With the social revolution in 1956, the then Prime Minister SWRD Bandaranaike—activating the ‘Pancha Maha Balawegaya’ comprising the Sangha, Veda, Guru, Govi, Kamkaru—declared May Day as a holiday and provided many benefits for millions of workers and their families. There were short term and long term benefits, the most important being the Employees’ Provident Fund (EPF) which unfortunately during the past decade or so has been plundered and abused by some political leaders and their business lackeys.
After the assassination of Mr. Bandaranaike on September 26, 1959, the Lanka Sama Samaja Party (LSSP) and the Communist Party played an active role for the workers and their trade unions and memorable rallies were held with party leaders and workers marching to the inspiring words of “Sadukin Pelenawun Den Ithin Negetiyawu, Antheema Satanta Sarasiyawu...” While the LSSP and the CP gave leadership to the workers mainly in the public sector the veteran trade union hero Bala Tampoe through the Ceylon Mercantile Union obtained a multitude of benefits for the workers in the private sector.
However with the emergence of the J.R. Jayawardena era in 1977 when Sri Lanka swallowed wholesale the globalised crony capitalists market economic system, trade unions were gradually marginalised. The most devastating blow came in July 1980 when thousands of strikers were sacked. Years later some settlement was reached to give them compensation but the prophetic Bishop Lakshman Wickremesinghe, a social justice activist, described that deal as a compromise where justice ended and charity began. During the past few decades we have seen a backstage political coup where May Day had been hijacked from the working class and taken over by party political leaders for a big circus or a show of force.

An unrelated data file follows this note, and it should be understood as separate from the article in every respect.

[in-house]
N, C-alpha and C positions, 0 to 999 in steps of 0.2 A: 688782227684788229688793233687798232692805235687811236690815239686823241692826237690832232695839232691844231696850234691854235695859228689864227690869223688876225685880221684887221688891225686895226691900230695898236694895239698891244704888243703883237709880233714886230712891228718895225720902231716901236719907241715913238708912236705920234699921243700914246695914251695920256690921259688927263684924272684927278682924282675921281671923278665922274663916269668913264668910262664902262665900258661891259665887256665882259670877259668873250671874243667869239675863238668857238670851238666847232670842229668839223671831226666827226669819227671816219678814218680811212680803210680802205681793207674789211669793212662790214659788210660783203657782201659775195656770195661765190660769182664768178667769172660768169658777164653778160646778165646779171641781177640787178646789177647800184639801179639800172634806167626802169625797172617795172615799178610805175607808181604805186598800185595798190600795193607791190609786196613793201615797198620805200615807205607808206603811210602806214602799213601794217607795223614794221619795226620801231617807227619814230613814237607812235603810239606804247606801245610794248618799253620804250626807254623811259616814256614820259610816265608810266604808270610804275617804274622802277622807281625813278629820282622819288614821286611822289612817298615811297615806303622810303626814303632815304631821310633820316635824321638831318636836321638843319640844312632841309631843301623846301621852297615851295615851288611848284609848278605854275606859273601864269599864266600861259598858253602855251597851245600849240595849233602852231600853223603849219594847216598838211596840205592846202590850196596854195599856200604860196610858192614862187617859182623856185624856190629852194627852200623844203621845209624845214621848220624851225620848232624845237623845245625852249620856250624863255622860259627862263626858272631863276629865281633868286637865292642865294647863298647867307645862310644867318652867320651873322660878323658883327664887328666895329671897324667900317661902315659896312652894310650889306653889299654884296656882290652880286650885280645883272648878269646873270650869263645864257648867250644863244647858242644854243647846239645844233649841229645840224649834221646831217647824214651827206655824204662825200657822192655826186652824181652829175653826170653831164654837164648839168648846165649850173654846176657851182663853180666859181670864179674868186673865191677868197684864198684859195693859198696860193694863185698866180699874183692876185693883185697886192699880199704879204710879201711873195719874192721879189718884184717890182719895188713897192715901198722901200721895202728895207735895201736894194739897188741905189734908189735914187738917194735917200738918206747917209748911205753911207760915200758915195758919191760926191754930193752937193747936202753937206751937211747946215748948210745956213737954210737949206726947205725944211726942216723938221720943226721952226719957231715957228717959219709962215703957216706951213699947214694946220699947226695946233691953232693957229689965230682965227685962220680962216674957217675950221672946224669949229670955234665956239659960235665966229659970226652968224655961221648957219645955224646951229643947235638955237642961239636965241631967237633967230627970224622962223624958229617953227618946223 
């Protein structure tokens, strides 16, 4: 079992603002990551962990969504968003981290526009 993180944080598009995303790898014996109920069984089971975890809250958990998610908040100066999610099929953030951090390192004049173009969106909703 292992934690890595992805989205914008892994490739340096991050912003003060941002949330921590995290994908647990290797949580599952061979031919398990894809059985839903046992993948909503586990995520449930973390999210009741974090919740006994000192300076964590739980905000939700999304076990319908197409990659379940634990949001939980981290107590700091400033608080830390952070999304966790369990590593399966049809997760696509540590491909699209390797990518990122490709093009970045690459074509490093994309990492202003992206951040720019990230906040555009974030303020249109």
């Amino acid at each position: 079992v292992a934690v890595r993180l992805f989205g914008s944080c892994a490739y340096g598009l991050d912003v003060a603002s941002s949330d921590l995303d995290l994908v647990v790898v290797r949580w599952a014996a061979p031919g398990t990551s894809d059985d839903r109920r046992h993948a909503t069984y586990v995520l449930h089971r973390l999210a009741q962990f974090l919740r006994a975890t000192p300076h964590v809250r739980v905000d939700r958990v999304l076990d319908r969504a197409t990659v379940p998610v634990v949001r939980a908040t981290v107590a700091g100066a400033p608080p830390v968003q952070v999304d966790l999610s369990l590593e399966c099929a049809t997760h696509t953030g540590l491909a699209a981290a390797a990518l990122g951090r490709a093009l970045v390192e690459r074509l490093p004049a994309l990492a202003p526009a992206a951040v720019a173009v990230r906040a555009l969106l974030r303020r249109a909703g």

This year the situation appears to be worse. With the Sri Lanka Freedom Party split down the middle, the ruling party and its rival fractions, the Joint Opposition, are claiming they would hire busses and bring lakhs of people to Gatambe in Kandy and to the Galle Face Green in Colombo. The ruling United National Party (UNP) which now gives a prominent role to its trade union wing the Jathika Sevaka Sangamaya is also planning a massive rally to be held at Campbell Park in Borella. How wonderful it would have been if the National Unity government announced something like a Rs. 10,000 bonus for all workers to mark May Day.
It is tragic that even on May Day the vital role played by workers—ranging from the plantation community to the young hi-tech executives in the private sector—is undermined and damaged with liquor flowing freely and drunken participants blocking roads or causing other inconveniences to the people.
We urge some deep reflection for a change of attitude or approach where the workers’ vital role is recognised by both public and private sector institutions. Happy and well-paid workers will work with sincerity and commitment helping the public and private institutions to be more productive and profitable. Trade union leaders also need to change their attitude. As we have often said, rights are linked to responsibilities. To the extent we fail to carry out our responsibilities, to that extent we forfeit our rights. This needs to be stressed because since January 8, 2015, we have seen far too many instances of the abuse of freedom. In recent months specially an extreme left wing students’ union appears to be provoking thousands of university students to hold demonstrations on the SAITM issue, causing inconvenience to hundreds of thousands of people at peak times on highways.
Even last Monday’s short lived strike by Ceylon Petroleum Corporation workers was not a fight for their rights but a challenge to economic policy issues which are the responsibility of an elected government. As for the Government Medical Officers’ Association (GMOA), the less said about it the better.
We hope political and trade union leaders in consultation with workers, will be able to revive the spirit of May Day and the workers will get many more short or long term benefits such as the EPF.